By Kumar David –
An editorial in the Tamil newspaper Valampuri of 6 June said in translation: “We observe recent speeches of the CM are unusual . . . he has a habit of severely criticising President Maithiripala Sirisena . . . the CM has already spoilt his relationship with Prime Minister Ranil Wickremesinghe . . . why does the Chief Minister, who never blamed former President Mahinda Rajapaksa in this way, blame President Maithiripala Sirisena? Is this stand for the purpose of supporting Vasudeva Nanayakkara, who wants to bring back Mahinda Rajapaksa?” The CM in question is CV Wigneswaran (CV for short), Chief Minister of the Northern Province elected by a hefty majority, and co-father-in-law with Nanayakara – their two children are married but this is of no political significance. I do however agree that both want to undermine the Sirisena-Ranil (S&R) administration and incite racial animosity; with Nanayakkara it is deliberate design, in CV’s case it supplements complex ambitions discussed below.
Why do I doubt CV’s motives? His actions are irrational (what good will it do Tamils to bring back Rajapaksa?) and there are goings-on in the TNA that add credence to negative interpretations. Here is a paragraph from a recent e-mail typical of what many are saying: “I have been concerned by CV’s behaviour of late. I gather he is interested in succeeding Sampanthan as TNA leader on the latter’s retirement. Sampanthan wants to hand over to the younger and more dynamic Sumanthiran, but CV and diehard sections in Jaffna are bad-mouthing Sumanthiran as Colombo-based-and-born, and a Christian to boot! This is the primordial and tribal gibberish that mars our national and regional outlook”. Add to this personal jealousy of Sumanthiran – he is a very good lawyer, speaks Sinhalese and is growing internationally alongside Sampanthan. Tiger-rump websites are also publishing material to the effect that TNA MPs (but not CV and his supporters are massively on the UNP payroll). CV too has nurtured a good reputation in the past, so it is disturbing that when good men fall: “Oh, what a fall was there my countrymen! Then I, and you, and all of us fell down”.
If there is a split in the TNA
Let us for arguments sake consider a split in the TNA; a mirror image of an SLFP Mahinda clique break away into a separate cabal. Yes I grant that a TNA split is less likely than the MR clique divorcing the SLFP to go it alone in the elections (though even that is unlikely since bargaining for more seats within the SLFP list is a better option). If there is a split, the formal SLFP led by Sirisena will do better than the breakaways as the latter includes most of the previous regime’s vermin. Still there is reason to believe that Mahinda insiders are focussing on a comeback strategy aimed at one to one interviews with MR to clear his name of abuse and corruption, using Gota to propagate alarm that there is a Tamil-TNA-Diaspora security threat and trying to rope in the JVP.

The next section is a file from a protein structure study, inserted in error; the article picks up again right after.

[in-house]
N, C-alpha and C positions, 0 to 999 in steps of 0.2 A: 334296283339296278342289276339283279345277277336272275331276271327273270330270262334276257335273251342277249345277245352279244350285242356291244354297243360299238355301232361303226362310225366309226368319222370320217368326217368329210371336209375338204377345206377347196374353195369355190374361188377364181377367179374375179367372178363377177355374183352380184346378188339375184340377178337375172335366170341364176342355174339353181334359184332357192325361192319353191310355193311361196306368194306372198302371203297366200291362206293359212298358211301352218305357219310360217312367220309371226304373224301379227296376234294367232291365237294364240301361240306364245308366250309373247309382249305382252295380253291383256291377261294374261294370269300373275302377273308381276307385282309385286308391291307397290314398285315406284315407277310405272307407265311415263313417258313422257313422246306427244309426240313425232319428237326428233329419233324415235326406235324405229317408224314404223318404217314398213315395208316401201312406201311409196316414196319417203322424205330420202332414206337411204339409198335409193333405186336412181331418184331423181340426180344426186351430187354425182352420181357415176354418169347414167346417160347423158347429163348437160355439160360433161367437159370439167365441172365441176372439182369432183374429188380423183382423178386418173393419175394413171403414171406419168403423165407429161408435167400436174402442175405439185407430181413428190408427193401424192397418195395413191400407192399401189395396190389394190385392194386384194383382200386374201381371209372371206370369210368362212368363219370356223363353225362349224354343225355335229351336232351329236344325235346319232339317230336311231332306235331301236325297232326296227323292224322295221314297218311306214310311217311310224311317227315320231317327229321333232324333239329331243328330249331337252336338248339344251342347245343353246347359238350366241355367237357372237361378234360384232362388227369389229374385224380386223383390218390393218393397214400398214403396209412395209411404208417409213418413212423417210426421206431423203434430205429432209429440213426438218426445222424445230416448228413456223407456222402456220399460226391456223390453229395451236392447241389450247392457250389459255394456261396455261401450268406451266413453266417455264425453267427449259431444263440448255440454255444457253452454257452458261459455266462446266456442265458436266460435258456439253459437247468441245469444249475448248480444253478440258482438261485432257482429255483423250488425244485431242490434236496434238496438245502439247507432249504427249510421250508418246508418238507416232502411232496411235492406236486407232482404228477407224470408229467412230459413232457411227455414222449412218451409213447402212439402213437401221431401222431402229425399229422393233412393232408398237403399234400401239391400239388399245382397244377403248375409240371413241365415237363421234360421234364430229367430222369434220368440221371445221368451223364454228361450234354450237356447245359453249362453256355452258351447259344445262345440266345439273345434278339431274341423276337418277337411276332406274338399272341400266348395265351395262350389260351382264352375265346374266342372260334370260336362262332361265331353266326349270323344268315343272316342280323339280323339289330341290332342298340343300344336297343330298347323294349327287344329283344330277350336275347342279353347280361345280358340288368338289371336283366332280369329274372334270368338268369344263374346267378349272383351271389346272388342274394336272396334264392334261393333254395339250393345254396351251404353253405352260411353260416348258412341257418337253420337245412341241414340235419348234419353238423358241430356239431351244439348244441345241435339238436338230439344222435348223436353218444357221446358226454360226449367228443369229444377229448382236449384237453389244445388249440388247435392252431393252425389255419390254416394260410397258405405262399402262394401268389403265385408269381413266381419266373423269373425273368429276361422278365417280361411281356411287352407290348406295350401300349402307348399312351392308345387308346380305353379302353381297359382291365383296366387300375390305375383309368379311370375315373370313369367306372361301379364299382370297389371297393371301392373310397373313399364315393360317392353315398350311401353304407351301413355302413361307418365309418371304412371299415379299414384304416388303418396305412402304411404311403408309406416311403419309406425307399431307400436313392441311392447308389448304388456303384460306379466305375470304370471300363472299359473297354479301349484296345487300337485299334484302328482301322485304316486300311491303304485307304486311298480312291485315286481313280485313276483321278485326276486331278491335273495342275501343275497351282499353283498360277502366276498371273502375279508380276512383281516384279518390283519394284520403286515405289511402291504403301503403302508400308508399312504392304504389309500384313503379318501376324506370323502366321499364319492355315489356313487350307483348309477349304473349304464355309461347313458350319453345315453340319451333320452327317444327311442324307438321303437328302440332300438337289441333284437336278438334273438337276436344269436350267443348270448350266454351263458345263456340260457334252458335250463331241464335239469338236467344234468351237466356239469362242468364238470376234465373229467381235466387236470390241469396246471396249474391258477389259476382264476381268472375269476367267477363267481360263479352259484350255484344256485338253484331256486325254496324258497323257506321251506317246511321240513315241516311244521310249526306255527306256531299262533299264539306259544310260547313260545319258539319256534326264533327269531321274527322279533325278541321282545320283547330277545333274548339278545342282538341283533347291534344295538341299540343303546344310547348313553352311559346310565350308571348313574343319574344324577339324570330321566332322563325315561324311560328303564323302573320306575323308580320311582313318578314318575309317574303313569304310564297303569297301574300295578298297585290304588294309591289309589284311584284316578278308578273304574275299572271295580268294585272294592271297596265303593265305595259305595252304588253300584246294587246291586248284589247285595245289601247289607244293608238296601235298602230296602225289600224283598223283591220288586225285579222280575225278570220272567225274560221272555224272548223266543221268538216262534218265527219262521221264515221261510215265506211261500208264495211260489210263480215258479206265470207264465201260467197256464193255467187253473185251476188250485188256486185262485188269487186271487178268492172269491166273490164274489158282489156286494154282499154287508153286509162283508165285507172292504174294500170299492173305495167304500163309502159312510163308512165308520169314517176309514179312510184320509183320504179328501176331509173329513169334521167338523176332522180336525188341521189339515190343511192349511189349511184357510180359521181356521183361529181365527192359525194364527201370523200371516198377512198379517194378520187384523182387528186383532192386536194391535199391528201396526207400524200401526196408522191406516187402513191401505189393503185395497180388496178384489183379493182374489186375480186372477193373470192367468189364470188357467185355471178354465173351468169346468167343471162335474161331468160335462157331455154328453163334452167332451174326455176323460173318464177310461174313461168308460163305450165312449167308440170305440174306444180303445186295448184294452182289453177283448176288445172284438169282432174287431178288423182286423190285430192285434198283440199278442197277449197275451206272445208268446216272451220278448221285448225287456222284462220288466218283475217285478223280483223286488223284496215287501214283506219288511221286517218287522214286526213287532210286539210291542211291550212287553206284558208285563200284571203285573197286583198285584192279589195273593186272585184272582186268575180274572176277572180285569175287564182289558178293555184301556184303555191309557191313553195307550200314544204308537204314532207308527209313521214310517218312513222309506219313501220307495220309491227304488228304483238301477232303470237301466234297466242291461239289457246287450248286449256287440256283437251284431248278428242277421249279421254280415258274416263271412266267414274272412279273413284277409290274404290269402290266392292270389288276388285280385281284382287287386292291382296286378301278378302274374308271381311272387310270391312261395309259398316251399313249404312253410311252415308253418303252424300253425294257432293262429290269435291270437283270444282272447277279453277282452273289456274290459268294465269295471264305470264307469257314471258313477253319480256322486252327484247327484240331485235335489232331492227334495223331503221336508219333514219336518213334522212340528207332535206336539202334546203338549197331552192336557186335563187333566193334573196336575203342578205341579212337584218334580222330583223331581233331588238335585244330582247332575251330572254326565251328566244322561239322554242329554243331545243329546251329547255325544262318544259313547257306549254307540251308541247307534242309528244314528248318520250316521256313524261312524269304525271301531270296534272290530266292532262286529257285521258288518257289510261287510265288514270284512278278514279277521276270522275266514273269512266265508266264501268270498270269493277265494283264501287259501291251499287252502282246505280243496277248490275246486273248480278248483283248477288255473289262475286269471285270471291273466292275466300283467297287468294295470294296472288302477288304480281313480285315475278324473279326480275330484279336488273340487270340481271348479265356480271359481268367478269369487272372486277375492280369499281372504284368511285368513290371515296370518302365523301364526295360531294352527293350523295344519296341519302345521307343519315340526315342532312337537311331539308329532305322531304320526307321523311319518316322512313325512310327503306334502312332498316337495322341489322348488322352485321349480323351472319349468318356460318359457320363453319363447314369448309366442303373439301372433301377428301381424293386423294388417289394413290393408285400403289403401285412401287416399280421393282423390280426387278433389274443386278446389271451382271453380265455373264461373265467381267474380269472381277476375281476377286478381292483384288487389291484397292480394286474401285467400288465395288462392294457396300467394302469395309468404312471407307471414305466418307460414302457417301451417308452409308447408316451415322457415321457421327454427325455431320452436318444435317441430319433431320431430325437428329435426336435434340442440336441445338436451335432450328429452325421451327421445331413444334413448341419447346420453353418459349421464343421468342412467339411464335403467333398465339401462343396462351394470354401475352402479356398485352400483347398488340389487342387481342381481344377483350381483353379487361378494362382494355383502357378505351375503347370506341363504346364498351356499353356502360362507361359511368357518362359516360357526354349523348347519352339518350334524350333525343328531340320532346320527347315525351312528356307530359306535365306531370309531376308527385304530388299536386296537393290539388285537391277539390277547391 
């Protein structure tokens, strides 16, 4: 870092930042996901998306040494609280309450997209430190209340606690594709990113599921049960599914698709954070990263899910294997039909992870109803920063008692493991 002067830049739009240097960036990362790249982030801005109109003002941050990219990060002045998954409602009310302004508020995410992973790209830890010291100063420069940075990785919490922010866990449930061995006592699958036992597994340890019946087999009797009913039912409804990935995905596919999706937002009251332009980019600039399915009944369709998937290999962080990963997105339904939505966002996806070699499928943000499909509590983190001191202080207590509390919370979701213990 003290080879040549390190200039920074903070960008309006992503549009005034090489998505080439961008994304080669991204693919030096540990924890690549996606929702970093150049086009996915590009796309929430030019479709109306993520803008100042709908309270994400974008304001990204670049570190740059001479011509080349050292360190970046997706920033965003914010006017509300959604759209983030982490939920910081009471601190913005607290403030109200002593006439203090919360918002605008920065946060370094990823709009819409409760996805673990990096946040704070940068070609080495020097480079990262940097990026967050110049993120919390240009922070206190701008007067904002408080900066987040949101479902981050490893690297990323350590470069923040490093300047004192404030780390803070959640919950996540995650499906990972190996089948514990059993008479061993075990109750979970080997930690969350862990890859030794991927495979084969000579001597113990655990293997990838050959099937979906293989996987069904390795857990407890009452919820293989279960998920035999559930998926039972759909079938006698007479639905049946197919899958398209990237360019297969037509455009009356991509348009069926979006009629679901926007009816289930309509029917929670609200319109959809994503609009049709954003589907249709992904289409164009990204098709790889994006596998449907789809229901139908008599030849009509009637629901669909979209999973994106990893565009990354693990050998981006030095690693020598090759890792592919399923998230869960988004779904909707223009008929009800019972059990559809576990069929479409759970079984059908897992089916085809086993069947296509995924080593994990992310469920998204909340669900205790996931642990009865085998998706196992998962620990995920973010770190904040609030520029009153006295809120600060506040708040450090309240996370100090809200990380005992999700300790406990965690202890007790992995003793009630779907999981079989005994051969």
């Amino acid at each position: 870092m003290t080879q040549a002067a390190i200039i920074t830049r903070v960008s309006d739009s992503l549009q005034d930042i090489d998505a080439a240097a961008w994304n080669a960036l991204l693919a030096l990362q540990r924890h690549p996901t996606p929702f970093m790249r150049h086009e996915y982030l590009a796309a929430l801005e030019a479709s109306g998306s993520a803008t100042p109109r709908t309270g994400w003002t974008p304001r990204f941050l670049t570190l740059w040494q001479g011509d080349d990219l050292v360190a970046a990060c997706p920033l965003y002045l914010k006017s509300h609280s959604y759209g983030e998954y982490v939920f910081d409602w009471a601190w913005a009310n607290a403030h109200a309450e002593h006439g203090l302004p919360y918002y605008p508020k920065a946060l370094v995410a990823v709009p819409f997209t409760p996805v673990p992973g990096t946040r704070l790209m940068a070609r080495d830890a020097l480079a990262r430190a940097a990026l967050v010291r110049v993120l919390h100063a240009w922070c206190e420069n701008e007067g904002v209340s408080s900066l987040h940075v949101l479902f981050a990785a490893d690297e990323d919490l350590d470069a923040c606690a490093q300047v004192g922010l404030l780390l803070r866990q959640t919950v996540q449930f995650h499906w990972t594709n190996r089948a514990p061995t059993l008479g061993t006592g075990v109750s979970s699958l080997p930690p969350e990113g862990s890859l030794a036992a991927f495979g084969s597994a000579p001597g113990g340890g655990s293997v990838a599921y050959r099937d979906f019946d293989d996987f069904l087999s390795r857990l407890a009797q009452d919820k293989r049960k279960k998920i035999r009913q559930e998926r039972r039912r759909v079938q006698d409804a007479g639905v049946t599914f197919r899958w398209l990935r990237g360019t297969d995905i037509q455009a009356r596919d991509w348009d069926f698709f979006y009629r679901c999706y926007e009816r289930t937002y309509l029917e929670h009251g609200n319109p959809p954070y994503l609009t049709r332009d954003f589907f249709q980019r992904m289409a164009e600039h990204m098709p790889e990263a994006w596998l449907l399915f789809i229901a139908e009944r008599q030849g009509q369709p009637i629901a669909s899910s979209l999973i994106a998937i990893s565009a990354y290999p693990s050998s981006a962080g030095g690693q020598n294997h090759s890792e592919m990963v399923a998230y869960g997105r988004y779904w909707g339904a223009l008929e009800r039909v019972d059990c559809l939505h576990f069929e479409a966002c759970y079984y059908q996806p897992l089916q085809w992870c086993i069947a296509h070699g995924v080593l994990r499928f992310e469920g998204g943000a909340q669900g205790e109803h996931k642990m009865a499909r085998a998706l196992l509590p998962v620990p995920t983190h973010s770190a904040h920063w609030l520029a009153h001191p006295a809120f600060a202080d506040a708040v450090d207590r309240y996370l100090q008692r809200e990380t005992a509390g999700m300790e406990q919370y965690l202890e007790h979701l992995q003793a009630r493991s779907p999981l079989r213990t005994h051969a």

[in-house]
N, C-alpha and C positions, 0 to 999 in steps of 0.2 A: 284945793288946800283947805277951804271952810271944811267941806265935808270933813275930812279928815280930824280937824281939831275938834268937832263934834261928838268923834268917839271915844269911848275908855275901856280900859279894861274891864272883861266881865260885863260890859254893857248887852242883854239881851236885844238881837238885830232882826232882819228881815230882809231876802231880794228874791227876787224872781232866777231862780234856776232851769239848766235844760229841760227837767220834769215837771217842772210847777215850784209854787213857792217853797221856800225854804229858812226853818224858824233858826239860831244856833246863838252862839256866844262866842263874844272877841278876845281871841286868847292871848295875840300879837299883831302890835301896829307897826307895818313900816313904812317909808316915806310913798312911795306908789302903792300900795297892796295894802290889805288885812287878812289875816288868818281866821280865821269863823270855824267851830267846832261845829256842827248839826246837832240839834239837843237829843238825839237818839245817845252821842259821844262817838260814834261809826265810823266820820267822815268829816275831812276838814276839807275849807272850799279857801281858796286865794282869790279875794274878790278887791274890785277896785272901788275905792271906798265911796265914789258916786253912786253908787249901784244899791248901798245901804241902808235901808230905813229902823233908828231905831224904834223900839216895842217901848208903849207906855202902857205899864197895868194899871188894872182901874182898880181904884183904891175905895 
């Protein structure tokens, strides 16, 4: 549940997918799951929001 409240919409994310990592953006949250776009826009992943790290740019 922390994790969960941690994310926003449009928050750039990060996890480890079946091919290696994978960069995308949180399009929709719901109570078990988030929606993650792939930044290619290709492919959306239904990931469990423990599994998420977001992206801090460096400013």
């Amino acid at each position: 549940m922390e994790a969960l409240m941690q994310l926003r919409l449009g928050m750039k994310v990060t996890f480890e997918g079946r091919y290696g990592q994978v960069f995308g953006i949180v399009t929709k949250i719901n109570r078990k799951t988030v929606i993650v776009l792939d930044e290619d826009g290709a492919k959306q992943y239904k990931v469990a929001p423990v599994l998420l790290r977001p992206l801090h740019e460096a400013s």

What if the primordial-nationalists subdue the liberal-democrats in the TNA, or if in a split they win a larger portion of the alliance’s base? (The TNA is now an alliance of just three parties – ITAK the old Federal Party, EPRLF and TELO). Nationalist putrescence in one community will spur it in the other; rank communalism in one community will embolden it in the other. These are sensitive times; the defeat of the Rajapaksa proto-dictatorship has not “solved” the national question though it has changed government attitudes to Tamils and promoted a few practical concessions. These gains will be reversed since concessions are tactically disadvantageous for the ultras; if circumstances improve for Tamils, tribalism and its CV-led champions become superfluous.
Responding to these challenges the TNA and GTF (Global Tamil Forum) – a diaspora entity committed to Tamil rights but prepared to do it within a united Lanka if this is possible – held talks in London in early June; Mangala Samaraweera (ManSam) reportedly made an input. The discourse was about “confidence building between communities”; an outlook rejected by the ultras on both sides. TNA-GTF while signalling a constructive approach made it clear that the needs of displaced people, housing for two thousand families in returned military occupied lands and release of political prisoners were essential to ease Tamil alienation.